Guo Chuan: Hero of Chinese Sailing

Guo Chuan: Hero of Chinese Sailing

Two versions of the death of the only Chinese yachtsman to have passed alone around the world and one of the last big interviews with him.
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Last week, when trying to set a record for crossing the Pacific Ocean, Guo Chuan, China's No. 1 yachtsman, went missing. The American Coast Guard found his Qindao trimaran near Hawaii - empty, with a vest on board and a genaker hanging in the water.

The Go Chuan Racing Team has published two versions of what could have happened to a sailor.

Scenario 1.

Go went downwind with one reef on the mainsail and a genaker, with wind speeds ranging from 13 to 20 knots. At the end of the day, he decided to remove the genaker to ensure safer navigation at night. He then tried to move it to the windward side (which is a rather difficult manoeuvre for solo swimming).

At one point the yachtsman unhooked the boat for some unknown reason. He held the halyard and at the same time tried to restrain the genaker. The halyard fell out of his hands, and the gennaker fell far into the windward side of the boat. Trying to keep the gennaker from falling into the water, the sailor himself fell overboard in the area of the float or near the forward beams on the starboard side.

Scenario 2

Go went downwind with one reef on the mainsail and a J1 sail at wind speeds of 13 to 20 knots. This is the safest combination of sails to sail at night. The Gennaker was rolled up, but it's still up. For some unknown reason, either the halyard or the genaker's rope broke. Go turned the J1 to slow the boat down and take care of the Genaker who fell into the water. He started pulling the genaker out of the water by standing on a grid next to the starboard float. Manipulating a heavy genaker, he untied himself from the boat to change his position on the boat. At that moment, a large wave threw the genaker back into the water and washed Go into the ocean.

At present, the search for Guo Chuan has been stopped. The U.S. Coast Guard has brought its condolences to the families of the yachtsman. Itboat is publishing the translation of one of the last big interviews with Guo Chuan.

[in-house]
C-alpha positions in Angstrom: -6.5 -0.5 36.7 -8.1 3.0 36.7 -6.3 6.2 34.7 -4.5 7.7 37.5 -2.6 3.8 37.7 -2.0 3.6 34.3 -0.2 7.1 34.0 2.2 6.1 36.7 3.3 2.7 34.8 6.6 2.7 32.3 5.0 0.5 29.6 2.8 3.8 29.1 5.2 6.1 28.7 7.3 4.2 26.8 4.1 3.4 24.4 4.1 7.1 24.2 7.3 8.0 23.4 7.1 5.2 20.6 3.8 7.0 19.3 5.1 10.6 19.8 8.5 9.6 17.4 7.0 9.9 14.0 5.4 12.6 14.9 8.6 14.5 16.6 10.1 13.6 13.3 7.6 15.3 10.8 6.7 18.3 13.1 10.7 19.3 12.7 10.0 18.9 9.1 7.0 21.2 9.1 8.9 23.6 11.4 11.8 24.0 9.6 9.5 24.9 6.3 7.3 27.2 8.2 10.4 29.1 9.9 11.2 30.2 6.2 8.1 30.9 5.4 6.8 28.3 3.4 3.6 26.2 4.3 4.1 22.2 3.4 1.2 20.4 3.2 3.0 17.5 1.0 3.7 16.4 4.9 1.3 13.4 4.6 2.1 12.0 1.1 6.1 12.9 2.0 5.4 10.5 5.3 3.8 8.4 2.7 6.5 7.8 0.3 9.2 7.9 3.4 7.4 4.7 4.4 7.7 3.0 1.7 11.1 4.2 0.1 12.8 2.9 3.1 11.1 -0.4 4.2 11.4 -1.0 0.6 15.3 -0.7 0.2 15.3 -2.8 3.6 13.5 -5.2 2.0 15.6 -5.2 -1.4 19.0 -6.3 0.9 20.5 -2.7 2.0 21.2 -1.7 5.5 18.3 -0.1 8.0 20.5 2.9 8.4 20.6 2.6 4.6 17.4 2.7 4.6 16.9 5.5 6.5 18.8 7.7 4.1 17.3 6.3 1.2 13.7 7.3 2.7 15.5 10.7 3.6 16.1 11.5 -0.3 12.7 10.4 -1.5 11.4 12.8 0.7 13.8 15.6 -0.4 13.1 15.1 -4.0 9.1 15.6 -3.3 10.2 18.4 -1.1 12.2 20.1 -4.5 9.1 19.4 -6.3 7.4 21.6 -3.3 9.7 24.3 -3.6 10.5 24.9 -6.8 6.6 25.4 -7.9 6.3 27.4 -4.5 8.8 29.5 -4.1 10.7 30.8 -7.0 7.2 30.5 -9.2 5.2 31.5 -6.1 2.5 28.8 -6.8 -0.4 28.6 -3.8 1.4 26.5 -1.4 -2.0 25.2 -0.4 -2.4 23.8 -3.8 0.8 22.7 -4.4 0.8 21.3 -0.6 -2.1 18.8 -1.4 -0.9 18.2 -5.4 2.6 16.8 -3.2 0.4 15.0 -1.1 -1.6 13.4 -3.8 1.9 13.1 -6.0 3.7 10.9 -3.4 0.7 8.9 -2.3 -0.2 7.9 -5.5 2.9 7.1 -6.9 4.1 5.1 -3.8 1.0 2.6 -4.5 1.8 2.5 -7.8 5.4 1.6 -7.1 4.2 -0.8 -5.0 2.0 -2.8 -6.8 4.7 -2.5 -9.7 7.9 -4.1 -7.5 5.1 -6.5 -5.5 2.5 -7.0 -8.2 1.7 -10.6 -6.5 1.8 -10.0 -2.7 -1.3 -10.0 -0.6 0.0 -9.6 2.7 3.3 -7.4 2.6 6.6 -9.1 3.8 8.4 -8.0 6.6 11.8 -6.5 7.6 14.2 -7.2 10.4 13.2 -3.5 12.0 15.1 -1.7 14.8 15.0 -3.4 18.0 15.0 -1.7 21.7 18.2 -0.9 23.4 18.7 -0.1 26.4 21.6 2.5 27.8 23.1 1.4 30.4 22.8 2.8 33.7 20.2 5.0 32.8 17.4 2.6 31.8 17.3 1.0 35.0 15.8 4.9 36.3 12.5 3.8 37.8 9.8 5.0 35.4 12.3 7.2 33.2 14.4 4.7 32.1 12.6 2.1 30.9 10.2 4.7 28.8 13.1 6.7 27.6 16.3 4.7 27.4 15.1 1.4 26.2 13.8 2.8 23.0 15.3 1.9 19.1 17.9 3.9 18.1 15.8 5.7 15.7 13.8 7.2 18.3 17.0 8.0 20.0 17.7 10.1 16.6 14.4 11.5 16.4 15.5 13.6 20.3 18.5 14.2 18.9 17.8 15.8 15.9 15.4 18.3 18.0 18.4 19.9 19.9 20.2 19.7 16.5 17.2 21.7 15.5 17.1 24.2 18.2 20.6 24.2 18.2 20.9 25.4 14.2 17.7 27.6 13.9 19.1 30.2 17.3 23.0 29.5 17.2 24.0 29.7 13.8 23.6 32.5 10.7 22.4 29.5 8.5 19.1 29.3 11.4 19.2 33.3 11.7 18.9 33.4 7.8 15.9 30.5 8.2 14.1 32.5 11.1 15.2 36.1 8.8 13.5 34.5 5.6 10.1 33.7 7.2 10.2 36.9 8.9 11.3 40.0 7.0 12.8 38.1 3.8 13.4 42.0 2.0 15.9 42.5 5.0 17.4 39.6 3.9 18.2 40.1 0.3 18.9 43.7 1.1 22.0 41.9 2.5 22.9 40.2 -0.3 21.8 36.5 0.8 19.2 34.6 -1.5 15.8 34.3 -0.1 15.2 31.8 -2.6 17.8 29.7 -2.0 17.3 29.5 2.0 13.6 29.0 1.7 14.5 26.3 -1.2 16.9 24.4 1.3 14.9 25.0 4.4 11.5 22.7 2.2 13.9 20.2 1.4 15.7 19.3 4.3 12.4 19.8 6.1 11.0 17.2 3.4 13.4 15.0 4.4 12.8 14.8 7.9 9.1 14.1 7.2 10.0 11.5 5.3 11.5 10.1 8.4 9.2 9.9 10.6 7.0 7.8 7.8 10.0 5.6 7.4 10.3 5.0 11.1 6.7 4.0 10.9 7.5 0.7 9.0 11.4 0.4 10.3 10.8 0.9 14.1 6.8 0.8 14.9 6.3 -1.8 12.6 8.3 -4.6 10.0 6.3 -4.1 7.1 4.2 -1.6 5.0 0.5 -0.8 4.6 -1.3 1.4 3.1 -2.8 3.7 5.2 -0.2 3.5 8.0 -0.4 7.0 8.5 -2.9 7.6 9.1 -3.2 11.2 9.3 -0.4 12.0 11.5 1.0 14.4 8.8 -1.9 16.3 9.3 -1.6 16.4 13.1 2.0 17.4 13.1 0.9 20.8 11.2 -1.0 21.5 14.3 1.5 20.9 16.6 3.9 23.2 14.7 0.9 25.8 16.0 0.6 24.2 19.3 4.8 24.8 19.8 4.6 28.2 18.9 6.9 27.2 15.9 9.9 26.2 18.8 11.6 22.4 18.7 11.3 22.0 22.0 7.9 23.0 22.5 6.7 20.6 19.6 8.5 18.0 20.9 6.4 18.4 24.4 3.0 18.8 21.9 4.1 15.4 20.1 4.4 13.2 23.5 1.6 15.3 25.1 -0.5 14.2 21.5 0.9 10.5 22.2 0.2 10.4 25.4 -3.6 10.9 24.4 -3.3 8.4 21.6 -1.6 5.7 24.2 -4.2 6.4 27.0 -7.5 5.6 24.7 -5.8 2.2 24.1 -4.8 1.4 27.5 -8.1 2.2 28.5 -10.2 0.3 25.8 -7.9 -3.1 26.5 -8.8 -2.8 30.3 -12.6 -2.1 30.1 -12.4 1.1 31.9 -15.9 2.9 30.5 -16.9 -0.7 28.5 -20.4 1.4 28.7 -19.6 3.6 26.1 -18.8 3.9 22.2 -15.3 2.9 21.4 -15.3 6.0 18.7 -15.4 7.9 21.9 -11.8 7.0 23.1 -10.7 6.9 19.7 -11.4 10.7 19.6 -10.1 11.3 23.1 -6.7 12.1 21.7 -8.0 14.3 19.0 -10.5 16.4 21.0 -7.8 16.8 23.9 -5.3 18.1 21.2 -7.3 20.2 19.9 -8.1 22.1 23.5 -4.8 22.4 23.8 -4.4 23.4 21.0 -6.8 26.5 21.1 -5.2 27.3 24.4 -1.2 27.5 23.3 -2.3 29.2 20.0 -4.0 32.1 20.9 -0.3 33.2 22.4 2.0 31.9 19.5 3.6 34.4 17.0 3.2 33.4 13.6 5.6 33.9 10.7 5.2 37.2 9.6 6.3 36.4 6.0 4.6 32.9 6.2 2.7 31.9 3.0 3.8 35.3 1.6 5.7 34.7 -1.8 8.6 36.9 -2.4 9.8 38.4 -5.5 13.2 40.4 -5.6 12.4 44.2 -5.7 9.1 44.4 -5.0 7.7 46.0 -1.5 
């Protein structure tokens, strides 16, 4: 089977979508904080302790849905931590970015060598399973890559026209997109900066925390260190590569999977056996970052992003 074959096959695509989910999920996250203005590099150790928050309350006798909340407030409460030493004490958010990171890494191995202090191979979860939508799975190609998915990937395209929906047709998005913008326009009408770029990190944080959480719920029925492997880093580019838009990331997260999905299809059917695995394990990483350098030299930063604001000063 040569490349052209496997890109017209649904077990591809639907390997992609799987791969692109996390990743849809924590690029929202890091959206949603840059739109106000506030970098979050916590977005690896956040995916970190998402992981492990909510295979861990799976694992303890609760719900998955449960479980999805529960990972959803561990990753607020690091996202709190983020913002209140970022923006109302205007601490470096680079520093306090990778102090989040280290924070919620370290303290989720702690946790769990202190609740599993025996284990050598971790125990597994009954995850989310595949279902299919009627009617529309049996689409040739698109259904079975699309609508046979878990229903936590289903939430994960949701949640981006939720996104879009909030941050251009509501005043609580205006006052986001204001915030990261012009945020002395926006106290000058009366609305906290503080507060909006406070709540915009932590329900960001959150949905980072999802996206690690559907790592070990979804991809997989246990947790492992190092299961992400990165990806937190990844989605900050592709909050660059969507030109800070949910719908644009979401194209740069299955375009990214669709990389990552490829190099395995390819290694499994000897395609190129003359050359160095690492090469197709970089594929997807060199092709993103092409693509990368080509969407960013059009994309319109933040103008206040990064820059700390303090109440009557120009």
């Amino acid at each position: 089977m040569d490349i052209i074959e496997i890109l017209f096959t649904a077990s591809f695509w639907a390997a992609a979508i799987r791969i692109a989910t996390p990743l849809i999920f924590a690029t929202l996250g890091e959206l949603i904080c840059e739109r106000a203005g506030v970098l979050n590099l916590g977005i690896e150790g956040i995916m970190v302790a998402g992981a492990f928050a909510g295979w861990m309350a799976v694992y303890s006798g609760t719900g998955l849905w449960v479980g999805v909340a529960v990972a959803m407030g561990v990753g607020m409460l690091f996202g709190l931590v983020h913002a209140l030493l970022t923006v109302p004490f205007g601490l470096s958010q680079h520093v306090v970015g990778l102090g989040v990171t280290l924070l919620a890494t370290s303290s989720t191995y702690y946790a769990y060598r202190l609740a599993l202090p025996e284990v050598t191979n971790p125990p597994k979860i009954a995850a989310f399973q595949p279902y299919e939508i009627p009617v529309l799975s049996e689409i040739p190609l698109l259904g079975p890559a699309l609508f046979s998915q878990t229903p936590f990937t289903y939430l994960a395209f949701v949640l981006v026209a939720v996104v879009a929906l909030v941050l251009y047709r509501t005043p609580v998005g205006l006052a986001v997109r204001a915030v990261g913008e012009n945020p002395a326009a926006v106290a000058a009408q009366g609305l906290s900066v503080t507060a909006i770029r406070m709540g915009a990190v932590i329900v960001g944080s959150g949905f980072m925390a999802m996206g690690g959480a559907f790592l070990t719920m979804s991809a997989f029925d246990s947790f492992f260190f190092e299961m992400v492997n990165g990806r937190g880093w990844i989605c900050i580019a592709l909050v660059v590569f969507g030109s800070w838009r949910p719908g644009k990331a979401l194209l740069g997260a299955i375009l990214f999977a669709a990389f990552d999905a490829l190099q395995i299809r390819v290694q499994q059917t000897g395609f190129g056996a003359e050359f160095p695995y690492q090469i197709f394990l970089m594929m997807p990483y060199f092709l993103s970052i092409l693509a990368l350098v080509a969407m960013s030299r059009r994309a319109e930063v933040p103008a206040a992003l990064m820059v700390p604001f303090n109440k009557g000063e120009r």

On the list of world sailing records, the vast majority of names are French. There are Americans and a couple of Brits. But one name stands out for its unusual sound to the European ear. The more I read about Go Chuan, the more curious I became; after the Rio Olympics, I managed to catch him and record this interview in which a Chinese skipper talks about his life, career and solo circumnavigation record.

Go Chuan was born in 1965. He is the same age as my parents. But these are naked numbers. Actually, he doesn't look fresh for years. His whole figure makes him look energetic and optimistic. In addition to his love of sailing, he also has a degree in aeronautics from Beijing University of Aeronautics and Astronautics and an MBA. Before becoming China's most famous sailor, Guo Chuan worked on commercial satellite projects. Yeah, that's the kind of man who can guide a boat through the roaring forties. Go, thank you for taking the time to answer our questions. Few people in Europe are interested in how sailing is developing in other countries, in Asia, in China in particular. I think we are too busy with local sailing problems. Tell us about sailing in China.

Guo Chuan: Sailing in China has been developing very fast in the last decade, especially after the Beijing Olympics. China's policy on sports development and people's attitude towards sports has undergone revolutionary changes. As economic development progresses, people's welfare is increasing. They have more choice in sport and no longer believe that sport should be played solely for an Olympic medal. I have no doubt that sailing will grow rapidly in the coming years. I saw your name for the first time in connection with the solo circumnavigation record, then it was remembered in conjunction with the Qindao trimaran. How did you get into sailing? Why a sail?

Go Chuan: I fell in love with sailing in 1998. My friend had a 40-foot yacht he sailed for his own pleasure. Now looking back, I ask myself if it wasn't fate that I set my first record on a 40-footer. Before I went solo around the world, I spent years studying and training in France. In 2006 I took part in the famous Clipper Round The World, got on board the VO 70 Green Dragon as an on-board correspondent during the Volvo Ocean Race 2007/08, and finally in 2011 I chased the MiniTransat... where did you get the single swim virus?

Go Chuan: Yes, you could say that. I had a dream of going around the world alone. The fact that I was able to successfully complete it and set a record for the Class 40, I still consider it my great achievement. It is an important milestone in my sailing career and a new starting point. In what respect?